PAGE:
The full lists are at the usual link. I have also prepared the list below, restricted to fully-recognised batsmen, just to see how the list looks without the lower-middle-order all-rounders and wicketkeepers who are prominent on the full list. The list is filtered simply by restricting to batsmen with an average batting position of less than 6.1. (All innings for such batsmen were included, even below #6 position, as long as the career average position was 6.1). The runs qualification has been raised to 2000 career runs for modern batsmen, although it remains at 1000 runs for earlier times.
Given these qualifications, Virender Sehwag’s lead becomes very striking indeed. Shahid Afridi was faster still as a top-order player, but his Test record is rather patchy and he never reached 2000 runs.
Fastest-scoring Test batsmen: ‘recognised’ batsmen
A modified version of this list, with adjustment for changes in runs-scoring standards over time, is available at the link. This particular list has not been updated since 2019.
During a tour of Sri Lanka in 1996, Alistair Campbell and Henry Olonga of Zimbabwe were swept out to sea while swimming, and had to be rescued by lifeguards. The incident was reminiscent of a rescue during the rest day of the Bridgetown Test of 1977, when Pakistan players Zaheer Abbas and Wasim Bari were rescued from drowning while attempting to swim back to their hotel from a raft that had drifted out to sea.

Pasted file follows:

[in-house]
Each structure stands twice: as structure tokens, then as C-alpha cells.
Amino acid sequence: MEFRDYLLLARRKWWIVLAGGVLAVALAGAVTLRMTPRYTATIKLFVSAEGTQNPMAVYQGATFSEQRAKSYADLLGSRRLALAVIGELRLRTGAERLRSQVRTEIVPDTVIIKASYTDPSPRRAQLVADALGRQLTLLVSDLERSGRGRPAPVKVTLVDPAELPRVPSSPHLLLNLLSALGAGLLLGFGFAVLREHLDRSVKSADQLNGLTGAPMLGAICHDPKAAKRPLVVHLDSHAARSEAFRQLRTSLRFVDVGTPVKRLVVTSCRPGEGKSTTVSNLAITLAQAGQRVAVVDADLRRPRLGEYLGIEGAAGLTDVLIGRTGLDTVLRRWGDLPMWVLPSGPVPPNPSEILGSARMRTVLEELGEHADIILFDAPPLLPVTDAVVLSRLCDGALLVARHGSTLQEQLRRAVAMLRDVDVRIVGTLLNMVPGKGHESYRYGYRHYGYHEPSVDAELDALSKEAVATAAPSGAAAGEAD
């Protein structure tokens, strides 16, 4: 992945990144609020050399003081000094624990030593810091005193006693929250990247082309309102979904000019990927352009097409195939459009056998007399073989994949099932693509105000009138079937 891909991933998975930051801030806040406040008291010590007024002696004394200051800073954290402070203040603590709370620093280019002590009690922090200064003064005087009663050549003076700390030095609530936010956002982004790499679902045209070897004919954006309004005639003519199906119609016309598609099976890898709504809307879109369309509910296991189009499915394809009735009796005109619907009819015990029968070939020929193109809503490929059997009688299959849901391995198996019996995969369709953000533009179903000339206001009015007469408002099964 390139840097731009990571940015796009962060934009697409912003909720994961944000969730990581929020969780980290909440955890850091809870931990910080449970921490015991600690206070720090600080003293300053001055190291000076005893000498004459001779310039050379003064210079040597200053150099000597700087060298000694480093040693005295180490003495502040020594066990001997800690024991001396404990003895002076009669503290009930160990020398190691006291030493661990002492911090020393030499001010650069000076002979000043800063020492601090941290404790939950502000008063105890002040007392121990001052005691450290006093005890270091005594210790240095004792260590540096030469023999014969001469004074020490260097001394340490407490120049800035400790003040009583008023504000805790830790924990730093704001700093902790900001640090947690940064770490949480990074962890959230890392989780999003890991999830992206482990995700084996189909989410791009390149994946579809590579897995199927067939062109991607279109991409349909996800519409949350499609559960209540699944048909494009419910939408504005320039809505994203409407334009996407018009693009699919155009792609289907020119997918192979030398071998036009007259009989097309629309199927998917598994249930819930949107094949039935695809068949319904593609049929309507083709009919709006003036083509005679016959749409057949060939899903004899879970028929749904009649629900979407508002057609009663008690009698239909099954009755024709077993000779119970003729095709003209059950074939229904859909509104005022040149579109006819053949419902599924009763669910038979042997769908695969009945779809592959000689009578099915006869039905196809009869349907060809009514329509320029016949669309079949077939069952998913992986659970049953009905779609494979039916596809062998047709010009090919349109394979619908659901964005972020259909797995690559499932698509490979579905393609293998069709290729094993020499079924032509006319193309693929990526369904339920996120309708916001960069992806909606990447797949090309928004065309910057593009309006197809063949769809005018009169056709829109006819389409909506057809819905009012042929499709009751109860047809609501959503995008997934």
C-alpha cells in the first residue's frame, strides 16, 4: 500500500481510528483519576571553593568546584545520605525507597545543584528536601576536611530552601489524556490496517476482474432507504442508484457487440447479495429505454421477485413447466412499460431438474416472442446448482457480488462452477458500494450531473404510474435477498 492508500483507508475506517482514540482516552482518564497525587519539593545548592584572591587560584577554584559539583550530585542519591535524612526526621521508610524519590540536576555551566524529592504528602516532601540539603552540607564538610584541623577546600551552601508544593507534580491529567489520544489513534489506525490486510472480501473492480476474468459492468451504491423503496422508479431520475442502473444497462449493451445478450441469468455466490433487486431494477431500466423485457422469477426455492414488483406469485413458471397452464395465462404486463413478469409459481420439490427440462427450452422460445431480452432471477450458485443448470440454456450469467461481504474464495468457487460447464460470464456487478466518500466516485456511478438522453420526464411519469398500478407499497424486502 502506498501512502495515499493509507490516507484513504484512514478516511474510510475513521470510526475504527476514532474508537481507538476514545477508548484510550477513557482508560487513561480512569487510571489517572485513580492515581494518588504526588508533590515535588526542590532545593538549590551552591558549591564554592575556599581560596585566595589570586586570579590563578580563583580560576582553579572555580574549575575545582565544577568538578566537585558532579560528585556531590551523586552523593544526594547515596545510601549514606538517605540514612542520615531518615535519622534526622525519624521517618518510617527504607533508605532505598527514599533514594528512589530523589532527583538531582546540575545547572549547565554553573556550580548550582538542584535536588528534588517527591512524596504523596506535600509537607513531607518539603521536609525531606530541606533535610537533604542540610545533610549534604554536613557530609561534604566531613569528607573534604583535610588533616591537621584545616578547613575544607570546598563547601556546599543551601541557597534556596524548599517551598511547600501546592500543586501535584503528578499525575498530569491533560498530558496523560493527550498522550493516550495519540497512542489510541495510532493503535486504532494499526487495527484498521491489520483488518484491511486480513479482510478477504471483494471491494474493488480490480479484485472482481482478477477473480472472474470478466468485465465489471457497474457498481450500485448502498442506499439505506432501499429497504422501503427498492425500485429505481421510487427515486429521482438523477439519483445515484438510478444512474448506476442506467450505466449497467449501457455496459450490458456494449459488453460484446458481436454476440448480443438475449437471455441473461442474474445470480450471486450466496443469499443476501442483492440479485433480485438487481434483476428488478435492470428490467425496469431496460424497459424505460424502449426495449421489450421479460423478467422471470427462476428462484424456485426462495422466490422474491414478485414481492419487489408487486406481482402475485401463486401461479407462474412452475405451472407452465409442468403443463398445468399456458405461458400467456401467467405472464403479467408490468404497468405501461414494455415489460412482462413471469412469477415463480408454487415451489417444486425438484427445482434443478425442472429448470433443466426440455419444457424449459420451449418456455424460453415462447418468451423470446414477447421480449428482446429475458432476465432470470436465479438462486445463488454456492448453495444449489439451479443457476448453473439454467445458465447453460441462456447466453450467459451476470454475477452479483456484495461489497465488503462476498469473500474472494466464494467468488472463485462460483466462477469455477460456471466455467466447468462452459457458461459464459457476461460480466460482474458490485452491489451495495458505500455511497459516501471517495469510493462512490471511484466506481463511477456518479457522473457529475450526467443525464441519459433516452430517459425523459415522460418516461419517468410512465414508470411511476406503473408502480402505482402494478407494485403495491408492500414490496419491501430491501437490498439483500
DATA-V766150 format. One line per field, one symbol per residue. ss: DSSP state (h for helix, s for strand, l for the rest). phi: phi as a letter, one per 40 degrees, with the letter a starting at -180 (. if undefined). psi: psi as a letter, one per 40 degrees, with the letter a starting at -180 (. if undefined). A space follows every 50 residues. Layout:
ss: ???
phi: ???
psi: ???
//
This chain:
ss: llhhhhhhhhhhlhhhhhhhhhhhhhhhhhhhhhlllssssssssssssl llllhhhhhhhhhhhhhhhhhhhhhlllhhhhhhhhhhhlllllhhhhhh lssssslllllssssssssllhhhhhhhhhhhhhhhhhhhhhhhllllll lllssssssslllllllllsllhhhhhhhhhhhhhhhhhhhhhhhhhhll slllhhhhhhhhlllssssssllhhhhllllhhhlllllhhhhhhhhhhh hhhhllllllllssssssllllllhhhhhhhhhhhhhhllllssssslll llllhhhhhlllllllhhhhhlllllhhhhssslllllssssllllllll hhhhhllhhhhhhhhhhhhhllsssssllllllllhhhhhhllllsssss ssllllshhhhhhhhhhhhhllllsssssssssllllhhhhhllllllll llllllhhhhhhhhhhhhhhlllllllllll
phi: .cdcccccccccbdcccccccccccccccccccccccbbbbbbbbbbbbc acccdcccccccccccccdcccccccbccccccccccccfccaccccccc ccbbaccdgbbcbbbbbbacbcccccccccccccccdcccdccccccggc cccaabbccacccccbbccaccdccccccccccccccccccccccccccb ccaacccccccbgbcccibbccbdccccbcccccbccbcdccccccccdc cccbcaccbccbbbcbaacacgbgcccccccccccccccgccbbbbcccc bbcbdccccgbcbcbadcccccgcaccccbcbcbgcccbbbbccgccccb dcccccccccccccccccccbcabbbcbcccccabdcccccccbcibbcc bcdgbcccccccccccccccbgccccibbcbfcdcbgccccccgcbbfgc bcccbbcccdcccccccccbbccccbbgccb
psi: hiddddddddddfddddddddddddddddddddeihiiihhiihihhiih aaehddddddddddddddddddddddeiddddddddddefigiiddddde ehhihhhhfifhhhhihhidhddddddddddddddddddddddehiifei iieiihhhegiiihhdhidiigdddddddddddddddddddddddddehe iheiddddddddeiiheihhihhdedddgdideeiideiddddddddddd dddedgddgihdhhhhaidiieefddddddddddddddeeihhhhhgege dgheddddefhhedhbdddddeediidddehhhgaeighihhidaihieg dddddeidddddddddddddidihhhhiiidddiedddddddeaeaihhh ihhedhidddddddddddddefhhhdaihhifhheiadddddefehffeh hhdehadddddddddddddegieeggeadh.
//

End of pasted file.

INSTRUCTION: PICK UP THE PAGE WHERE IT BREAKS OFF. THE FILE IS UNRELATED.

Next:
21 June 2021
Well it’s been a while since anything was posted. Put that down to other work coming in (non-cricket) and general lassitude. It might not be a reasonable response, but the effect of all these crushing lockdowns has been to discourage rather than encourage me.
Nevertheless, Test matches are still being posted in my database – well into 1996 now. I have been making minor (but painstaking) corrections to some older data too, mostly in the session-by-session and ball-by-ball files, which did not always line up precisely, particularly for inter-War Tests. Thanks to Glenn Timmins for pointing out the problems.
Anyway. Here are a few items…